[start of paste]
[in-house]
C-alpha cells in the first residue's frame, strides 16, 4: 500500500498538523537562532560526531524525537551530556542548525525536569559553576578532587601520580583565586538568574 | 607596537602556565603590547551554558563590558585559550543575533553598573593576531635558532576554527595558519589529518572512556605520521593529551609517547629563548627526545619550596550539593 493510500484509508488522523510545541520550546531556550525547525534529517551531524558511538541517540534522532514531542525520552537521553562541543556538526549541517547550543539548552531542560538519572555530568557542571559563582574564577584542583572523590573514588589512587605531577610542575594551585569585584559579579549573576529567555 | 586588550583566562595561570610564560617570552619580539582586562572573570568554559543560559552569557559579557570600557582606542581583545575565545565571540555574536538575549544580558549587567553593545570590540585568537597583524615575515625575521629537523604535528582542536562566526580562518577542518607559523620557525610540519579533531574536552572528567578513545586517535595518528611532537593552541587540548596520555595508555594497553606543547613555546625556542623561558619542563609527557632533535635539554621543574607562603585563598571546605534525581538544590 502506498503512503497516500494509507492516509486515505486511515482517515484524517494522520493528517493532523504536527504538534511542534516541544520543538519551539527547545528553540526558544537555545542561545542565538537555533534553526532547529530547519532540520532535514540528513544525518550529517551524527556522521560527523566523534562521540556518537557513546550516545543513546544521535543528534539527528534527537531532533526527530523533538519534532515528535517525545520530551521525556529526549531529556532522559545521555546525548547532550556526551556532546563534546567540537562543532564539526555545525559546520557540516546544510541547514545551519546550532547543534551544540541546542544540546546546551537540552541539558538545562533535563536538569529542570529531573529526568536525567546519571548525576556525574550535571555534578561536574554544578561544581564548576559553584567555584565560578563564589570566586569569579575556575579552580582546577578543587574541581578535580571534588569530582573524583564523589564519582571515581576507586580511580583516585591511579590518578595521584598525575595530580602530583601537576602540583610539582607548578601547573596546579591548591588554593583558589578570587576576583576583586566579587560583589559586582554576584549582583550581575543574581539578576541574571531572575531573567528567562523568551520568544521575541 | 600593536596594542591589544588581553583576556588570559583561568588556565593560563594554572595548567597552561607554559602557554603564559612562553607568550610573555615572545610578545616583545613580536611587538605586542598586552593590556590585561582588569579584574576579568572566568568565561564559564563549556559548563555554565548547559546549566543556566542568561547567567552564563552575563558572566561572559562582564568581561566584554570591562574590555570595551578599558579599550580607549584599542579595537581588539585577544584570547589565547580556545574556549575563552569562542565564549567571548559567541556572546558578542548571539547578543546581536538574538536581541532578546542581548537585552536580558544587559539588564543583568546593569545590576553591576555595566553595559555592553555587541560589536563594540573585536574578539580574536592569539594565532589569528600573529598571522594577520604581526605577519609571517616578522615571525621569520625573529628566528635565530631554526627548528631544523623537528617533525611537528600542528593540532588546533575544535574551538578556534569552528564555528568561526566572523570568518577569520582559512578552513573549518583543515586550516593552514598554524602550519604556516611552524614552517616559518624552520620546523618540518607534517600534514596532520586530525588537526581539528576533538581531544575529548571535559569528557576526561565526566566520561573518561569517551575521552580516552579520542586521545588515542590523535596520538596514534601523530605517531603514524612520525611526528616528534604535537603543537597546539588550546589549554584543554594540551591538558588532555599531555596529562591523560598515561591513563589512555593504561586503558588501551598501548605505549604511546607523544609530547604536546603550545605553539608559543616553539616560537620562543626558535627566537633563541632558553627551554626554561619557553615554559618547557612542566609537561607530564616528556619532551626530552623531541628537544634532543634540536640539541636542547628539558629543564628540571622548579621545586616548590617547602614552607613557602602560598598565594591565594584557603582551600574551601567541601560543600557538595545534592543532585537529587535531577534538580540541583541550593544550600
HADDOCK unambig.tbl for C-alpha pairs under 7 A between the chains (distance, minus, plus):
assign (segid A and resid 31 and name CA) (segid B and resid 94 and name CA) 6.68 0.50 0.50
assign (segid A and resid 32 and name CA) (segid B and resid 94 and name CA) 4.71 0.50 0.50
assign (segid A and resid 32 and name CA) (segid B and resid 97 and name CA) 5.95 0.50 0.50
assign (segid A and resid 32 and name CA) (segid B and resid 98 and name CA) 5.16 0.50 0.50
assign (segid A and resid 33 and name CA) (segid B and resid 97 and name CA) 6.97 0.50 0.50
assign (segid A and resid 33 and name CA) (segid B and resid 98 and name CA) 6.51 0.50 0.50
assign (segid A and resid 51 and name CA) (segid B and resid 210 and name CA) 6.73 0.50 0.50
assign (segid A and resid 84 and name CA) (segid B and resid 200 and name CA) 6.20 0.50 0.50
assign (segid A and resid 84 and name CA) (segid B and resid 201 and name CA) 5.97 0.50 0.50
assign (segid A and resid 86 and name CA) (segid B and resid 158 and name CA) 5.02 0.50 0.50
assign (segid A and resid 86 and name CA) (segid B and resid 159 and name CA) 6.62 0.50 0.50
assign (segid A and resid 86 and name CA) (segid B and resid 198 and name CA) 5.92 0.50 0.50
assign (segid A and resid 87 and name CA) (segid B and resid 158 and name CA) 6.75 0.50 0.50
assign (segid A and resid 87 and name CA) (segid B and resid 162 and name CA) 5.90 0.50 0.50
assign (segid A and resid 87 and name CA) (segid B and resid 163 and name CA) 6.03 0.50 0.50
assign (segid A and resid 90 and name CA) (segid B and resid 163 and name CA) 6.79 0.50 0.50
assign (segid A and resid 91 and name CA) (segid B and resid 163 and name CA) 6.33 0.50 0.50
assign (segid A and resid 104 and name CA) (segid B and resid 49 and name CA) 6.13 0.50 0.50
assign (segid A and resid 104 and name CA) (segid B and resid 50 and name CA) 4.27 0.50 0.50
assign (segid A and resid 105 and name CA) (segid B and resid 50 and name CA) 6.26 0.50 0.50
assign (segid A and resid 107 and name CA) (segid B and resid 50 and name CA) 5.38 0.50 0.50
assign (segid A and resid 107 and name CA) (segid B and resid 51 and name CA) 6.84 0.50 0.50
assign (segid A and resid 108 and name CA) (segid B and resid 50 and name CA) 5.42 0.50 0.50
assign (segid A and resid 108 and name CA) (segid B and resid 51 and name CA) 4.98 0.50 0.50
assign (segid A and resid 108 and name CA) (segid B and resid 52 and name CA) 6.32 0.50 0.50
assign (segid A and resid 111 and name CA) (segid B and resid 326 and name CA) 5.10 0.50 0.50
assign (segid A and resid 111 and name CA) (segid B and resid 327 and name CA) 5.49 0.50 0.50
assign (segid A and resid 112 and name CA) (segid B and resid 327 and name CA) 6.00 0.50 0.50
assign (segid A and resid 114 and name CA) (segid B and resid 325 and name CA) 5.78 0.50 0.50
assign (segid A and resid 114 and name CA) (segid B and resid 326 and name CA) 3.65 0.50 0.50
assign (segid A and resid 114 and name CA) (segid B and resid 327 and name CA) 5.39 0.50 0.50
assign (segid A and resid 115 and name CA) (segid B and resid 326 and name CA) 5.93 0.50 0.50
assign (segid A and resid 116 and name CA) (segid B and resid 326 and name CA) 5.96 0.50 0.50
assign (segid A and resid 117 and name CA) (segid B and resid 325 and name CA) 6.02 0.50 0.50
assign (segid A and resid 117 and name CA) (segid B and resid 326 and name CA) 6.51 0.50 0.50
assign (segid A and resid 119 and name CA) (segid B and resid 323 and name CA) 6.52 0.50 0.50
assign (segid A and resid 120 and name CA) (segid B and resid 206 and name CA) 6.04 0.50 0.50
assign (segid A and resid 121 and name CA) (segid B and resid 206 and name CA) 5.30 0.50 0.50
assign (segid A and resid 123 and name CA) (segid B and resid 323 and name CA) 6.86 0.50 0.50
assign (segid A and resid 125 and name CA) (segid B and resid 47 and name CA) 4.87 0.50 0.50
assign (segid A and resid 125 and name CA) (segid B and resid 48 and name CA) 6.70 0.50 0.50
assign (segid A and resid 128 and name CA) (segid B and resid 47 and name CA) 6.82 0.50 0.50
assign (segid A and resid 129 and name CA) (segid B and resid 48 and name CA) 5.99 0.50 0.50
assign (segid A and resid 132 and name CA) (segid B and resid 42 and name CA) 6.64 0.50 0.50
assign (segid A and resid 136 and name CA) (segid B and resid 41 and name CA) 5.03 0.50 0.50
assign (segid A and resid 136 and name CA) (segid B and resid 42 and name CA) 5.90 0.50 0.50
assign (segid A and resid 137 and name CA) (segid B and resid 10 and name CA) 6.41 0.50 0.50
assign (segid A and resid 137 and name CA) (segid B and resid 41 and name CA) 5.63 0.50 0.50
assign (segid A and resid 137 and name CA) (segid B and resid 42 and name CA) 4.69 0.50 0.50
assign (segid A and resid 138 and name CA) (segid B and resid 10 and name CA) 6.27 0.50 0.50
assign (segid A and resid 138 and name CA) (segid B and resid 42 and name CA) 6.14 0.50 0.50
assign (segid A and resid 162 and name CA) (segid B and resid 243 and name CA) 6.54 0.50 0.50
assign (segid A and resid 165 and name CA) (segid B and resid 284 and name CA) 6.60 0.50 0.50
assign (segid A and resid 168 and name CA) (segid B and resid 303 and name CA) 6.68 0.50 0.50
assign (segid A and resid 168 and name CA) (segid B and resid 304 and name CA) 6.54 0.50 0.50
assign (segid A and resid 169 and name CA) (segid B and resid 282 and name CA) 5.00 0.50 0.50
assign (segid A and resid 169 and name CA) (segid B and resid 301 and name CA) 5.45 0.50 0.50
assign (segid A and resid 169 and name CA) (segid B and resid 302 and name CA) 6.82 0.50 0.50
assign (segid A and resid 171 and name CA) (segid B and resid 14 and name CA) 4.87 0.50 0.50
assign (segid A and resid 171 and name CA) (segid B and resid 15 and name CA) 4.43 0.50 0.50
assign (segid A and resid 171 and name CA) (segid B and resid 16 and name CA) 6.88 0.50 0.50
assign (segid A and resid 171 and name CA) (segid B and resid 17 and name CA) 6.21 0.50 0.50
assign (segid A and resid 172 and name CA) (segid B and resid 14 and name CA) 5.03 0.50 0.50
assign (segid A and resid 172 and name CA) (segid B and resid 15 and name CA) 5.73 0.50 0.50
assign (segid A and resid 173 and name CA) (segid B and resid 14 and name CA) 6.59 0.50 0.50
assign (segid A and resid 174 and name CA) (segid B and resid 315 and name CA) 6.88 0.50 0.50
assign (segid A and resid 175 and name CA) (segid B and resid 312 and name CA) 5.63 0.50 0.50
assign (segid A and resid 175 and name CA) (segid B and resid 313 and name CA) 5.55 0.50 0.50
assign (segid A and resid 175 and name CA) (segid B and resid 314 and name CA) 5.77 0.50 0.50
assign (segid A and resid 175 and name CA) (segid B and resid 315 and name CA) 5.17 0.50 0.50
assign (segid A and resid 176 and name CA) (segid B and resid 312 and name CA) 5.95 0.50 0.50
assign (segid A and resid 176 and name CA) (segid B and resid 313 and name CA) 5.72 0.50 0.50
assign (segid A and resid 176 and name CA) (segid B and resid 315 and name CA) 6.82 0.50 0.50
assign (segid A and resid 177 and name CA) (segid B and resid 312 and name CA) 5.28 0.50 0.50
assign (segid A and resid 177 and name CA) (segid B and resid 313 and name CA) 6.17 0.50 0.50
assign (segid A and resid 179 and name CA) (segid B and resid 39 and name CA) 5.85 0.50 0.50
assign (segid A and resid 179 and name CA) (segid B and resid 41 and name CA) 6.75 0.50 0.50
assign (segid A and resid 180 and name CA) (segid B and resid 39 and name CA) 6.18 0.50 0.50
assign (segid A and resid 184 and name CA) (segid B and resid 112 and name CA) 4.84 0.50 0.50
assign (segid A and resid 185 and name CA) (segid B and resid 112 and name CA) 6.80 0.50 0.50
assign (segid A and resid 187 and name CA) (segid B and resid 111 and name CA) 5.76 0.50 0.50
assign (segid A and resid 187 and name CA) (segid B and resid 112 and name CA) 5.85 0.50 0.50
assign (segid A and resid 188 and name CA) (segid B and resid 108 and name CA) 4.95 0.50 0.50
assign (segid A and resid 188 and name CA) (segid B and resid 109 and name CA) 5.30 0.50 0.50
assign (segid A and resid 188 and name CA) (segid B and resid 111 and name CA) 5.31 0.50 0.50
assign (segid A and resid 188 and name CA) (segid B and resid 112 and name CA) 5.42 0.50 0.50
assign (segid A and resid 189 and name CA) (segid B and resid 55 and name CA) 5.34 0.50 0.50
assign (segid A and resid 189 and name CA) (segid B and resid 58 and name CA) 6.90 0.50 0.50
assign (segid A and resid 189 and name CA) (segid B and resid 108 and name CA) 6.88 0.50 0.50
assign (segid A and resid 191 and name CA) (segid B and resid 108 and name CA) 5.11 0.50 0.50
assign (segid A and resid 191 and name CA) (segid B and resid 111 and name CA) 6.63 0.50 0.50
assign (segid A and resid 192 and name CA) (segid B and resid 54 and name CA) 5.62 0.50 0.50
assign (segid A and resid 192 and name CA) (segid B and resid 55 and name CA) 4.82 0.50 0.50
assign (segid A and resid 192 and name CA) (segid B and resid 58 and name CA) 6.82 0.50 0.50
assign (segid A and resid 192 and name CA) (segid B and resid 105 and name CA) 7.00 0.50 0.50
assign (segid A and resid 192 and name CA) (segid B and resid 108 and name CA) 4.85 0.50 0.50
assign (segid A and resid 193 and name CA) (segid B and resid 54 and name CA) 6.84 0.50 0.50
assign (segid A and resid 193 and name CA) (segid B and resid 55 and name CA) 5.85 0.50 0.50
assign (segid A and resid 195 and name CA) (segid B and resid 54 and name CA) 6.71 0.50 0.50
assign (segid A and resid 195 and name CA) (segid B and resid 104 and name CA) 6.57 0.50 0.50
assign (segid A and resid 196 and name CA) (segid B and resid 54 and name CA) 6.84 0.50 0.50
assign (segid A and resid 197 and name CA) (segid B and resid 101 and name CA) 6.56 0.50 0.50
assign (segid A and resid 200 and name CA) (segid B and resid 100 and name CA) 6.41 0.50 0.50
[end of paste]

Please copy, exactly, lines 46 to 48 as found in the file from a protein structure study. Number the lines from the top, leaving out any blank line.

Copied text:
assign (segid A and resid 129 and name CA) (segid B and resid 48 and name CA) 5.99 0.50 0.50
assign (segid A and resid 132 and name CA) (segid B and resid 42 and name CA) 6.64 0.50 0.50
assign (segid A and resid 136 and name CA) (segid B and resid 41 and name CA) 5.03 0.50 0.50